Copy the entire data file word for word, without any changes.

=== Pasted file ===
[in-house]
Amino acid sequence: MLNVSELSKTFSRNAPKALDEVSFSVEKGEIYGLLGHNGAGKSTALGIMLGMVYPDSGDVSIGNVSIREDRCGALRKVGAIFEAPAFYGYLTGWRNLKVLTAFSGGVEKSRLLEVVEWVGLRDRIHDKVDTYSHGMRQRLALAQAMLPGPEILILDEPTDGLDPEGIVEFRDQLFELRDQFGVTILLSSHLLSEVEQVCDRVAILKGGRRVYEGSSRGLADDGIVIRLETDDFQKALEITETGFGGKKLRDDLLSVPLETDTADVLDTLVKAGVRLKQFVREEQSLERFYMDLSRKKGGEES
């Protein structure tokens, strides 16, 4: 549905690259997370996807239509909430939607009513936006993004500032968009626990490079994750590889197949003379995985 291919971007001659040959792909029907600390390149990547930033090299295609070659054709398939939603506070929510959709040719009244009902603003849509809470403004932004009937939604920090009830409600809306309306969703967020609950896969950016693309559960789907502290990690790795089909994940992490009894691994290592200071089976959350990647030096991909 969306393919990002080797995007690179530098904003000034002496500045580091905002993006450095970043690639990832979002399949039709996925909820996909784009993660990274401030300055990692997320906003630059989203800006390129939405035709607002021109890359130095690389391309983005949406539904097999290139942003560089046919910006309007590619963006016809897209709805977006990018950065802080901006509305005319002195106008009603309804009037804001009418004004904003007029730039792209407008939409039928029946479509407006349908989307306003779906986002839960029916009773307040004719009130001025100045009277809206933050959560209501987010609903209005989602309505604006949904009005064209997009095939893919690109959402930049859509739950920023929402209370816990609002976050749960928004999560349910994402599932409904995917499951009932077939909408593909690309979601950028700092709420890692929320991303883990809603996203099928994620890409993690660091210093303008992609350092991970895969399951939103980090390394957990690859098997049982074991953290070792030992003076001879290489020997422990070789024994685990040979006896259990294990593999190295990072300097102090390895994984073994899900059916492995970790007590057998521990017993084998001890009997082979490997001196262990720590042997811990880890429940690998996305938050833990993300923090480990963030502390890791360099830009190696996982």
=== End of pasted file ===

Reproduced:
[in-house]
Amino acid sequence: MLNVSELSKTFSRNAPKALDEVSFSVEKGEIYGLLGHNGAGKSTALGIMLGMVYPDSGDVSIGNVSIREDRCGALRKVGAIFEAPAFYGYLTGWRNLKVLTAFSGGVEKSRLLEVVEWVGLRDRIHDKVDTYSHGMRQRLALAQAMLPGPEILILDEPTDGLDPEGIVEFRDQLFELRDQFGVTILLSSHLLSEVEQVCDRVAILKGGRRVYEGSSRGLADDGIVIRLETDDFQKALEITETGFGGKKLRDDLLSVPLETDTADVLDTLVKAGVRLKQFVREEQSLERFYMDLSRKKGGEES
């Protein structure tokens, strides 16, 4: 549905690259997370996807239509909430939607009513936006993004500032968009626990490079994750590889197949003379995985 291919971007001659040959792909029907600390390149990547930033090299295609070659054709398939939603506070929510959709040719009244009902603003849509809470403004932004009937939604920090009830409600809306309306969703967020609950896969950016693309559960789907502290990690790795089909994940992490009894691994290592200071089976959350990647030096991909 969306393919990002080797995007690179530098904003000034002496500045580091905002993006450095970043690639990832979002399949039709996925909820996909784009993660990274401030300055990692997320906003630059989203800006390129939405035709607002021109890359130095690389391309983005949406539904097999290139942003560089046919910006309007590619963006016809897209709805977006990018950065802080901006509305005319002195106008009603309804009037804001009418004004904003007029730039792209407008939409039928029946479509407006349908989307306003779906986002839960029916009773307040004719009130001025100045009277809206933050959560209501987010609903209005989602309505604006949904009005064209997009095939893919690109959402930049859509739950920023929402209370816990609002976050749960928004999560349910994402599932409904995917499951009932077939909408593909690309979601950028700092709420890692929320991303883990809603996203099928994620890409993690660091210093303008992609350092991970895969399951939103980090390394957990690859098997049982074991953290070792030992003076001879290489020997422990070789024994685990040979006896259990294990593999190295990072300097102090390895994984073994899900059916492995970790007590057998521990017993084998001890009997082979490997001196262990720590042997811990880890429940690998996305938050833990993300923090480990963030502390890791360099830009190696996982």